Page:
cells have finely granular, lightly eosinophilic, amphophilic
cytoplasm with pleomorphic nuclei and single nucleoli. The second
cell population occurs as focally extensive sheets or variably-sized
nodular aggregates of large polygonal cells characterized by
intensely eosinophilic granular cytoplasm and single round to
oval vesicular nuclei with 1 or 2 prominent nucleoli. Multifocally,
both cell types occlude submuscosal blood vessels and lymphatics.
The number of mitotic figures is low.
- The majority of the benign and malignant neoplasms in this
study were composed of cells that were morphologically consistent
with neuroendocrine or enterochromaffin-like cells, and frequently,
were accompanied by focal or multifocal proliferations (hyperplasia)
of similar cells in the deeper one-third of the fundic mucosa
extending toward the mucosal surface. Together the hyperplastic
lesions and neoplasms appeared to form a morphologic continuum
from preneoplasia to neoplasms. An additional consistent finding
in this study was marked atrophy of the fundic mucosal epithelium
due primarily to loss of parietal cells and chief cells to a
lesser extent. Parietal cell degeneration and necrosis were evident
in 90-day (subchronic) studies conducted earlier. Based on the
morphologic, histochemical (Sevier-Munger) and immunohistochemical
(neuron specific enolase and chromogranin-A) characteristics,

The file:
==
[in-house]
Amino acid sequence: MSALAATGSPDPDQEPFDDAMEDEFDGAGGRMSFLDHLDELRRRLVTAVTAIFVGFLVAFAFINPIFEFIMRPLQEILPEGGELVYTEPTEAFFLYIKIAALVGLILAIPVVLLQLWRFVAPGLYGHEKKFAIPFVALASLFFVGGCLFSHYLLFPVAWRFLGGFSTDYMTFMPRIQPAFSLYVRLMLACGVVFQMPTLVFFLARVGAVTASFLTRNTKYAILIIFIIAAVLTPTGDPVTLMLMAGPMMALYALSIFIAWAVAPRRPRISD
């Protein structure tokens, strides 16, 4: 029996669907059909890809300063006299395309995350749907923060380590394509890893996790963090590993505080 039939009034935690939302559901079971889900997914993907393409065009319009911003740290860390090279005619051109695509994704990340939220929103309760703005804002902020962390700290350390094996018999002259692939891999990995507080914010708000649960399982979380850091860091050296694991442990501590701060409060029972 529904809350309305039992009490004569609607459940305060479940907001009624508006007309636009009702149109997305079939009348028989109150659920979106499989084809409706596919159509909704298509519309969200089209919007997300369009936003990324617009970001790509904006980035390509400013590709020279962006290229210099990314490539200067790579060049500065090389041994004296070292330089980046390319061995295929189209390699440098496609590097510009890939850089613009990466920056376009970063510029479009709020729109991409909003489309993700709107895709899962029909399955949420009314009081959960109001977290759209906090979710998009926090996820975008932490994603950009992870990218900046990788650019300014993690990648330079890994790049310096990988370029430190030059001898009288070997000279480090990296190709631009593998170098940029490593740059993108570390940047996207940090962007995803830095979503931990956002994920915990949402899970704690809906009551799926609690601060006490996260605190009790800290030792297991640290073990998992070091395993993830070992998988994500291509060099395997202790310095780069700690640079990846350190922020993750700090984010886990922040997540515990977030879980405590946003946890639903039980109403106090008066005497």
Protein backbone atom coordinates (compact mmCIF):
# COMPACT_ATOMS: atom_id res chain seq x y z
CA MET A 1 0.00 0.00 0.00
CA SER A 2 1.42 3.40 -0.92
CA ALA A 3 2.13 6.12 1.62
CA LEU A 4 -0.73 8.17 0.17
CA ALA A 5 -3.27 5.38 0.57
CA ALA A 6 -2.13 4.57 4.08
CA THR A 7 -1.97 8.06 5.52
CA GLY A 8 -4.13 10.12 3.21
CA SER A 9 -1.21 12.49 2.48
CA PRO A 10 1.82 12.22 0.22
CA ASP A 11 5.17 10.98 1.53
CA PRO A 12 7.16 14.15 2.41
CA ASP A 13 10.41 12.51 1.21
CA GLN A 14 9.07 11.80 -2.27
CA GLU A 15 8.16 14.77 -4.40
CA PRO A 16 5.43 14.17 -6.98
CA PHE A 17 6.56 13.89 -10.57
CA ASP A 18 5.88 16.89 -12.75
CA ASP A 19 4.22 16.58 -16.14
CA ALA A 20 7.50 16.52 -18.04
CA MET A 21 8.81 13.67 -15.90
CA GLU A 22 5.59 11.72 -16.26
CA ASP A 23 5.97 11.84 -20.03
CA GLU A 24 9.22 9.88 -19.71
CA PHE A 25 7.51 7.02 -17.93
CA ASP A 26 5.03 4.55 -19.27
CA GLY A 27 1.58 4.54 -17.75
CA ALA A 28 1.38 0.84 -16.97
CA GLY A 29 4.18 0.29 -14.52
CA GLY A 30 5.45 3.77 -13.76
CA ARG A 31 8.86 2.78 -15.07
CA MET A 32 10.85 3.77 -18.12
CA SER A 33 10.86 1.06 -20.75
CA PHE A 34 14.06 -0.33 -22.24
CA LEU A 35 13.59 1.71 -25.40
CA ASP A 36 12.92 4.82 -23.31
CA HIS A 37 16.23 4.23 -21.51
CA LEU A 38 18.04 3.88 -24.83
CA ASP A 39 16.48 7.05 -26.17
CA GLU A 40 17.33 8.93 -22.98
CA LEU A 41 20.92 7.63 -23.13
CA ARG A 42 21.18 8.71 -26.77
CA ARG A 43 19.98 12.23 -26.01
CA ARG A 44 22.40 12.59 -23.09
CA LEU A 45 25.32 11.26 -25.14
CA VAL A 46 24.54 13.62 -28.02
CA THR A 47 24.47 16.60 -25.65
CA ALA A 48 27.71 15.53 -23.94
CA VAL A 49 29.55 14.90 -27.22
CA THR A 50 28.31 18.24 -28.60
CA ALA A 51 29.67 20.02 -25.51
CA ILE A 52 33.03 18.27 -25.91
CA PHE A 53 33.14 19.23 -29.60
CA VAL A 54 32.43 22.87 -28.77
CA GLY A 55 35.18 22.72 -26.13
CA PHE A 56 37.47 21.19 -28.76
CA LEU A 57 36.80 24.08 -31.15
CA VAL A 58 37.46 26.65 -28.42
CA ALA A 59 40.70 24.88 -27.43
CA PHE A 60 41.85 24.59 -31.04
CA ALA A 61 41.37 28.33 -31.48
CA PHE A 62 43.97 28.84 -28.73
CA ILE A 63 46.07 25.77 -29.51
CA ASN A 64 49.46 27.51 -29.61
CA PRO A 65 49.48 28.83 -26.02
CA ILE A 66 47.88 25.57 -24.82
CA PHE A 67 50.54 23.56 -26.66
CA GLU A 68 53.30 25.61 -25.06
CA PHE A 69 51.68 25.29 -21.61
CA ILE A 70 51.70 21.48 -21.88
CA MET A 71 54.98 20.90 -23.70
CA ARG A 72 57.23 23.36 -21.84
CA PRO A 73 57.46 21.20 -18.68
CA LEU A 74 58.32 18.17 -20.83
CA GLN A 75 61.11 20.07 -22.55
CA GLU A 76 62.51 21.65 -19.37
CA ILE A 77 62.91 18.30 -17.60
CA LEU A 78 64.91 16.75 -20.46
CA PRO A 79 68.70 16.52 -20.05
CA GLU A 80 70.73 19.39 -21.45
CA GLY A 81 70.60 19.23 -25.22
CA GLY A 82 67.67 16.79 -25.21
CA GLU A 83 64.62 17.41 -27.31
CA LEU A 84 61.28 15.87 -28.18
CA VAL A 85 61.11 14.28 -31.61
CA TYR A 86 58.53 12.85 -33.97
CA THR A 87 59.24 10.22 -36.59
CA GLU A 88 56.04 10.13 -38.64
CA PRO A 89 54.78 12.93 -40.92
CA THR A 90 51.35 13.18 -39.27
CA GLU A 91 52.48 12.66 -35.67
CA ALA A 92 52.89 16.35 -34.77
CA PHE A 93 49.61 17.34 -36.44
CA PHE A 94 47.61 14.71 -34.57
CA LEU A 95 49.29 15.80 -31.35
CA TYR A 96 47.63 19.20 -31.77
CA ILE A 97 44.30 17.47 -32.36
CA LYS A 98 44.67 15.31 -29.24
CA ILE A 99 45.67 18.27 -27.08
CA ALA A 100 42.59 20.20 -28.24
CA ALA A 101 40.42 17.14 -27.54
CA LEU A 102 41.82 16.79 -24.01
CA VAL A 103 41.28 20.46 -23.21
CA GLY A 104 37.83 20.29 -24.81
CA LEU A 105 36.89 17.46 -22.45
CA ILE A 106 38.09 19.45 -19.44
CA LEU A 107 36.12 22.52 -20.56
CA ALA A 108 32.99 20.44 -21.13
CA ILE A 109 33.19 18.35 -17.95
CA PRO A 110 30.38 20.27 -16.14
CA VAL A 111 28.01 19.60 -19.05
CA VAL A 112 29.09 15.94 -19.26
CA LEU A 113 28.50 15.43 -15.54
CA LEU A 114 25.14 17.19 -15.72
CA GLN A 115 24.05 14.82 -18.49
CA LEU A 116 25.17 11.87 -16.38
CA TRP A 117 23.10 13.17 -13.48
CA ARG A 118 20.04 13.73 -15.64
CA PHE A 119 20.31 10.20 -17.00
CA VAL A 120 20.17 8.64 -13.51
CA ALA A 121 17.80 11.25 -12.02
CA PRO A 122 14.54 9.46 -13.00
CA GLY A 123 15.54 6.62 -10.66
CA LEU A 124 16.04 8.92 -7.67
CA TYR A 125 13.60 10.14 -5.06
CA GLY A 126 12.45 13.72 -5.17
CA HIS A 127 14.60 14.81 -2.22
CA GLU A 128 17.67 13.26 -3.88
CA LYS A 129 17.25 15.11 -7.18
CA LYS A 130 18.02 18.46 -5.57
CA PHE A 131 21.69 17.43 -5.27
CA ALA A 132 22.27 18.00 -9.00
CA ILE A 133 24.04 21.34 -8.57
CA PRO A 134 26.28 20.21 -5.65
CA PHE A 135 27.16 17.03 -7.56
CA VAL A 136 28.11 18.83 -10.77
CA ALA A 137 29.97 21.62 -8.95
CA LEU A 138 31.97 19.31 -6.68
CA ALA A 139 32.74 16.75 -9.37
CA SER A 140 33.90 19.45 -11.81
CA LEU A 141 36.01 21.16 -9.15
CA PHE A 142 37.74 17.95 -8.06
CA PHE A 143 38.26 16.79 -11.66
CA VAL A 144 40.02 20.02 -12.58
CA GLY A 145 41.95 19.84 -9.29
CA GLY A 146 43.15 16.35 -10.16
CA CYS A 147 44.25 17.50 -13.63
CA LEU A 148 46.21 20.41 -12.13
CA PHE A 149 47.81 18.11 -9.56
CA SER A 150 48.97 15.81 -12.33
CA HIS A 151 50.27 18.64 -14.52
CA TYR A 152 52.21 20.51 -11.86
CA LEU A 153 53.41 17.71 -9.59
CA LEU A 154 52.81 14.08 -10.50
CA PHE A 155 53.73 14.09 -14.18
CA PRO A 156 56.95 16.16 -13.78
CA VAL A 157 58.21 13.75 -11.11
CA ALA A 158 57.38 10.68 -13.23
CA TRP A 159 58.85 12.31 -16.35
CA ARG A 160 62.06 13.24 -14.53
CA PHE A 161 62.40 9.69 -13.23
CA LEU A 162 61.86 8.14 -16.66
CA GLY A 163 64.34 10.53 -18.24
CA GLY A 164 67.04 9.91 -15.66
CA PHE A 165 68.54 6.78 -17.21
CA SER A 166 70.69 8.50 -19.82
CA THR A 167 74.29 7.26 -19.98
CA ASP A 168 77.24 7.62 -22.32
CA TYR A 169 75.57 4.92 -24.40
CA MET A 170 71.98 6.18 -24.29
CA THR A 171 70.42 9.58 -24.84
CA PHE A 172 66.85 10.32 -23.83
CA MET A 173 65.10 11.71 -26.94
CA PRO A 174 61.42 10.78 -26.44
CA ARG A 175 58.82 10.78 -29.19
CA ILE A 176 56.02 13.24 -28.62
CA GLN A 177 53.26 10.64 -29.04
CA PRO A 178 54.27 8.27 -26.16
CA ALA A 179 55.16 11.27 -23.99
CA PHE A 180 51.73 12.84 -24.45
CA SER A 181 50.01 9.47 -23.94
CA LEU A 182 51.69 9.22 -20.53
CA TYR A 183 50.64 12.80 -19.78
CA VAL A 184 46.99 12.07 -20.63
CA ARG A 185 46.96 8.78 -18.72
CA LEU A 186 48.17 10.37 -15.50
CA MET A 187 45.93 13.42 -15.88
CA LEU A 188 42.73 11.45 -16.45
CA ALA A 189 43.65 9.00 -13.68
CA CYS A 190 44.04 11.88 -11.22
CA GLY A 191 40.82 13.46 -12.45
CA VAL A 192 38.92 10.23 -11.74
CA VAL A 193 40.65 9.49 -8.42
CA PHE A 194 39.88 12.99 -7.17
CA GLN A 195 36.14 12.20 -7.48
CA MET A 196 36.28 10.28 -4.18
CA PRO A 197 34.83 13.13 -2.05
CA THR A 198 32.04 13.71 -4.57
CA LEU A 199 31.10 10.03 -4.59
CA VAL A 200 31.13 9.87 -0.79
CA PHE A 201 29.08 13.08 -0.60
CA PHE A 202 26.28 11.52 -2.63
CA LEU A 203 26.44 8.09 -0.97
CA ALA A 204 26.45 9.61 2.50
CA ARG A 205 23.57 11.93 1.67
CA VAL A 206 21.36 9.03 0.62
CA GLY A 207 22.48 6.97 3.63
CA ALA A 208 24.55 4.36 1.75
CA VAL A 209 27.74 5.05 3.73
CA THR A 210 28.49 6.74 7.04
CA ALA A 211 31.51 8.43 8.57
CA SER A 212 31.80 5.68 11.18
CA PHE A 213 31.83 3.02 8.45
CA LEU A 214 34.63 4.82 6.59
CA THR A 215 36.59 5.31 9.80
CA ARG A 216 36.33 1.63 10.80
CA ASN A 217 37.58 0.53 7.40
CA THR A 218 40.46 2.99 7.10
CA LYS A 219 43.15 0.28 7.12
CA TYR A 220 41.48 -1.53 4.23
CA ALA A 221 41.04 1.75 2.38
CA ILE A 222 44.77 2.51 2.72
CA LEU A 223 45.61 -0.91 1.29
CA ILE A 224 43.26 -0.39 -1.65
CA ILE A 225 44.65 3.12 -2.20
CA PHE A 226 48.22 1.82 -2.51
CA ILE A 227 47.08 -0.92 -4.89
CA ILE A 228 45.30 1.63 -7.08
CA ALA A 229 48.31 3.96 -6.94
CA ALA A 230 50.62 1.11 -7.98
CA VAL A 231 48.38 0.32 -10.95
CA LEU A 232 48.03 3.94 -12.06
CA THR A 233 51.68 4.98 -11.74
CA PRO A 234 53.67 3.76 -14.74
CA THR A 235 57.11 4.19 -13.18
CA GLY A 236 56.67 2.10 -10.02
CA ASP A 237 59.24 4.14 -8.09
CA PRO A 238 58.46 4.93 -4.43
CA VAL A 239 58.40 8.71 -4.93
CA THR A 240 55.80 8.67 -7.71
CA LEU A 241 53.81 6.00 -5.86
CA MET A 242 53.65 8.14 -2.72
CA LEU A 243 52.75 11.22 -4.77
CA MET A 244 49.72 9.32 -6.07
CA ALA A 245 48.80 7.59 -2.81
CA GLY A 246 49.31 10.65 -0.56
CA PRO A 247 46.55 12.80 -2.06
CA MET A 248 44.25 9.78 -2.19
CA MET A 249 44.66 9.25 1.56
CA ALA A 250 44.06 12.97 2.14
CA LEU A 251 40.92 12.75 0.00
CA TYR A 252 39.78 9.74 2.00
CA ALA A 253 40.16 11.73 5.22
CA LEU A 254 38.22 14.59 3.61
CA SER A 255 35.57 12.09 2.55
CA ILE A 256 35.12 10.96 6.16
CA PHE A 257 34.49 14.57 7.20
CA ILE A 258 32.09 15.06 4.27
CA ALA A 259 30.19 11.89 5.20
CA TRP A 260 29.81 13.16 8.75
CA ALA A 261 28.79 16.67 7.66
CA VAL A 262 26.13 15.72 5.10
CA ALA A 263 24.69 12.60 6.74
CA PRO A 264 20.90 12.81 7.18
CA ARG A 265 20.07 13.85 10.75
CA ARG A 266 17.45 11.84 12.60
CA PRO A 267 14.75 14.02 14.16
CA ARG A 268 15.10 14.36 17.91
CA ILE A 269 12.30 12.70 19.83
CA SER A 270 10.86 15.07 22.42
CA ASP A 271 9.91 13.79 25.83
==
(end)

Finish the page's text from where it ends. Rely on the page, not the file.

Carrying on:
the lesions were diagnosed as neuroendocrine cell hyperplasia
and benign and malignant neuroendocrine tumors (carcinoids) of
the glandular stomach.
- As a group, spontaneous and chemically induced neuroendocrine
proliferative lesions of the stomach are extremely rare in commonly
used laboratory rodents. However, spontaneous malignant neuroendocrine
neoplasms develop with high frequency in the wild rodent Praomys
(Mastomys) natelensis, and this species has been used as a model
for neuroendocrine neoplasia.
- Neuroendocrine proliferative lesions arise from neuroendocrine
or enterochromaffin-like (ECL) cells that are sparsely dispersed
among the glandular epithelial (parietal and chief) cells in
the deepest third of fundic mucosa. The exact functional role
of ECL cells is not known; however, these cells are known to
synthesize, store and secrete histamine and may also function
in stimulating gastric acid secretion. ECL cells are specifically